The Inrockuptible speaks of a “good surprise, and yet not really by a search for singularity, for an author’s “touch”, but rather for the quality of its execution, for a tangible requirement that allows Estrougo to make a product that is certainly formatted (scrupulous respect for the chronology , dissemination of period signals, essential scenes of the specifications of the musical biopic: the film all the same seems to tick the boxes of a checklist), but very muscular and powerful in the key scenes that induces its format. “
Théo Christine and Sandor Funtek received unanimously … or almost
France Info qualifies the feature film as “Nervous and electrifying”, and highlights the performance of the two leading actors. “If Theo Christine honors the character he plays, a role poisoned as it is so difficult to interpret the pure charisma, and if the film dwells a little too much on the personal concerns of JoeyStarr, it is nevertheless of Sandor Funtek whose we will remember for the longest time. His performance in the skin of Kool Shen is remarkable in terms of accuracy and human depth. Intense and yet all in restraint, he does justice to the most discreet and demanding Bruno Lopes, too often eclipsed by his sidekick. In the end, it’s him that we fall in love with. Star seed, between Reda Khateb and Tahar RahimEnthuses the public service channel.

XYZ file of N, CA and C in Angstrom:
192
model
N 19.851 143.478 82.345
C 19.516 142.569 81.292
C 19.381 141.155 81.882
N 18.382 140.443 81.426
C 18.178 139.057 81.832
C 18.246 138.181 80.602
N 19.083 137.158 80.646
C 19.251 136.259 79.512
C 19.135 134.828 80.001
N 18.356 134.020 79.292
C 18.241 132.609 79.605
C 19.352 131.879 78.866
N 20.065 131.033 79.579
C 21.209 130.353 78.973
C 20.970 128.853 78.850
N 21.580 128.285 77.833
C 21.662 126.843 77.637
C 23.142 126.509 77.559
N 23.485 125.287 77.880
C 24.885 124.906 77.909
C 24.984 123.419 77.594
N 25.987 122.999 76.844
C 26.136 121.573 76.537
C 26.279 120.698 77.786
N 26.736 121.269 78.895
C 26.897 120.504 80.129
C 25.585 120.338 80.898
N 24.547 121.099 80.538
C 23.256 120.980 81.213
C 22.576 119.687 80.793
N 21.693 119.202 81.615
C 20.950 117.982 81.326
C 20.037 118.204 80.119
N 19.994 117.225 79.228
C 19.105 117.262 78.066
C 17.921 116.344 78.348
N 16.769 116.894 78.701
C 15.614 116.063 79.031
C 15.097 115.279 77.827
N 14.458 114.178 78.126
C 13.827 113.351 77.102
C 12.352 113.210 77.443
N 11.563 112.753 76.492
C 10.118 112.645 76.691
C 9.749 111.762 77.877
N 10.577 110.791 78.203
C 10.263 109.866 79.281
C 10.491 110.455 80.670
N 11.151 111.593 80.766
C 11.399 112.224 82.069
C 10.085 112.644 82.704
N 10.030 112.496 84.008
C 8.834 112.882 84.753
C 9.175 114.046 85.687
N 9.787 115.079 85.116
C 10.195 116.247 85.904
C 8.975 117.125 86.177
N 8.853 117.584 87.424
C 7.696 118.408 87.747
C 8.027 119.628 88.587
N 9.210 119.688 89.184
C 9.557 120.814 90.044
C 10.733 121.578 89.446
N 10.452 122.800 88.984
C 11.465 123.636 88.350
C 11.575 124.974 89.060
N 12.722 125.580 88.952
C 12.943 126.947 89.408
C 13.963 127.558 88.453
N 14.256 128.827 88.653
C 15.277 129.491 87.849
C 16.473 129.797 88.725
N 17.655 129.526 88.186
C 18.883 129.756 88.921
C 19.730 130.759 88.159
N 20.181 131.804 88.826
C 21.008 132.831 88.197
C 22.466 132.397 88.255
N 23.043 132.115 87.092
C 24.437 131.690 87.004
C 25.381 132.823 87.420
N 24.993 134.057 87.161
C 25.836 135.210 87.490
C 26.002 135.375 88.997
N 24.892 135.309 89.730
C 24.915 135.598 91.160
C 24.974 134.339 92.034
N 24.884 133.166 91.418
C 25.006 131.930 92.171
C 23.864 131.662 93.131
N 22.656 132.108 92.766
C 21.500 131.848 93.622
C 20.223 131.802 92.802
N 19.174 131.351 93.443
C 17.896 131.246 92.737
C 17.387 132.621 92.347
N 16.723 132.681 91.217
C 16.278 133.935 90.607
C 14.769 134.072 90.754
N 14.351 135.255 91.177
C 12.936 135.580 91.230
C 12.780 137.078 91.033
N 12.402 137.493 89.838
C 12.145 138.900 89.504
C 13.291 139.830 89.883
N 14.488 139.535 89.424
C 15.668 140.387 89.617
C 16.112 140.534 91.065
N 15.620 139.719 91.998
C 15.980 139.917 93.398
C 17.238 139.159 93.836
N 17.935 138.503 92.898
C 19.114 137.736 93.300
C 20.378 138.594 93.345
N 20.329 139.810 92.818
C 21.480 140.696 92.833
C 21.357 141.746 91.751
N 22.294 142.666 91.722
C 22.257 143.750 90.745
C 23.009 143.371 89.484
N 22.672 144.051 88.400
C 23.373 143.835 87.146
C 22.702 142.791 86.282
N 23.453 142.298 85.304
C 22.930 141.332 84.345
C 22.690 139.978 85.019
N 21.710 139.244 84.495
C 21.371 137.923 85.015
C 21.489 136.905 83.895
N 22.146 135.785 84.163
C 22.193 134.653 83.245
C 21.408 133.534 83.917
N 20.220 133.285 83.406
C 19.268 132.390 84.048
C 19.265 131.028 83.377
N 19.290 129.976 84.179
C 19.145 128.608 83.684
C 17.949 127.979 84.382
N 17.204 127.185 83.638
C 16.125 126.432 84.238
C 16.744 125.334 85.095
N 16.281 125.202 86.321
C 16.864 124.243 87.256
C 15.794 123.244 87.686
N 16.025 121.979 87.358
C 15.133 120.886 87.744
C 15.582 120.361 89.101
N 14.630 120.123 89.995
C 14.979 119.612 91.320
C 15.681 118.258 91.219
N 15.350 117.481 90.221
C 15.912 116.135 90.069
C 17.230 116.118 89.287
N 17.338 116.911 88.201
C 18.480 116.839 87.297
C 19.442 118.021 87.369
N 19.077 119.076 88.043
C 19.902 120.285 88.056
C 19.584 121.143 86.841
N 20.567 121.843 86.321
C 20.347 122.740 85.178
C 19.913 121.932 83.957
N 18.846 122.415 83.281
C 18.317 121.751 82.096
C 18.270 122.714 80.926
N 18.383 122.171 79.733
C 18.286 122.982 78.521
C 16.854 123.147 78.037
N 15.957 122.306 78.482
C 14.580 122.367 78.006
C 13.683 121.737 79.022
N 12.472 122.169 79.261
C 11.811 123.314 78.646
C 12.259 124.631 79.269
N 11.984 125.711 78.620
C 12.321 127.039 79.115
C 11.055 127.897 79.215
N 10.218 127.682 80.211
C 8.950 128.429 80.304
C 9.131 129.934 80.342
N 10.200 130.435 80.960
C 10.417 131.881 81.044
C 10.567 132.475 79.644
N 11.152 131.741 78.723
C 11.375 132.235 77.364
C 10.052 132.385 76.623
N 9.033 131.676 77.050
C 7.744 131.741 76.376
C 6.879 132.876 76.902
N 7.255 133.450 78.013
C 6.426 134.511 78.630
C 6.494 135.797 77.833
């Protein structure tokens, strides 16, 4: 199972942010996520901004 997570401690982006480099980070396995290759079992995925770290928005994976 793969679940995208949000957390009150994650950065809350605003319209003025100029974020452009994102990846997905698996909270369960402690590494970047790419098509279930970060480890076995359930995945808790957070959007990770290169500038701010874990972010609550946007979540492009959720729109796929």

The two actors are described as“dazzling” through 20 minutes , who notices “A galvanizing impression that emerges at the end of this film which respectfully shares the work of NTM and the power of their finest titles such as The world of tomorrow. Beyond the musical tastes of each one, this energetic biopic proves to be fascinating for what it reveals about a group which imposed rap in France and opened the door to many other artists.“
Unlike the rest of the press, Point was not convinced by Theo Christine and Sandor Funtek’s performance.
“They overplay emotion, jaws well forward when they want to express anger, chin trembling in sadness, we too often come close to melodramatic soap” deplores the weekly, although “the creative dynamic between the two idle boys is well transcribed.“Clearly, a film”disappointing“, who “misses the mark“.
“A wet firecracker”
While most media report an effective but conventional film, some like Point are more acerbic. This is the case of The voice of the North : “The fault of Supreme appears on its credits: “Screenplay written with the collaboration of JoeyStarr and Kool Shen”. OK for the faithful and didactic illustration. Lacks a piercing and cheeky look at the genesis of the legendary French rap group NTM, composed of the two aforementioned “ regrets the daily life of Hauts de France.
Surely the most acidic criticism, the trade magazine First speaks of a “wet firecracker“, regretting “a very scholarly musical biopic, which blends all the imposed figures of the genre and refuses to choose a guideline, an angle that would give real meaning to the company, beyond the exercise of admiration and fan pleasure .»The monthly rents all the same “The energy, talent and investment of the two main players», But tance “The normative power of biopic-Wikipedia, and its depressing succession of checkboxes, which messes everything up.”
Supreme will soon have to stand the comparison with The world of tomorrow, a mini-series developed by Arte and also dedicated to the genesis of NTM, which will arrive on small screens in 2022.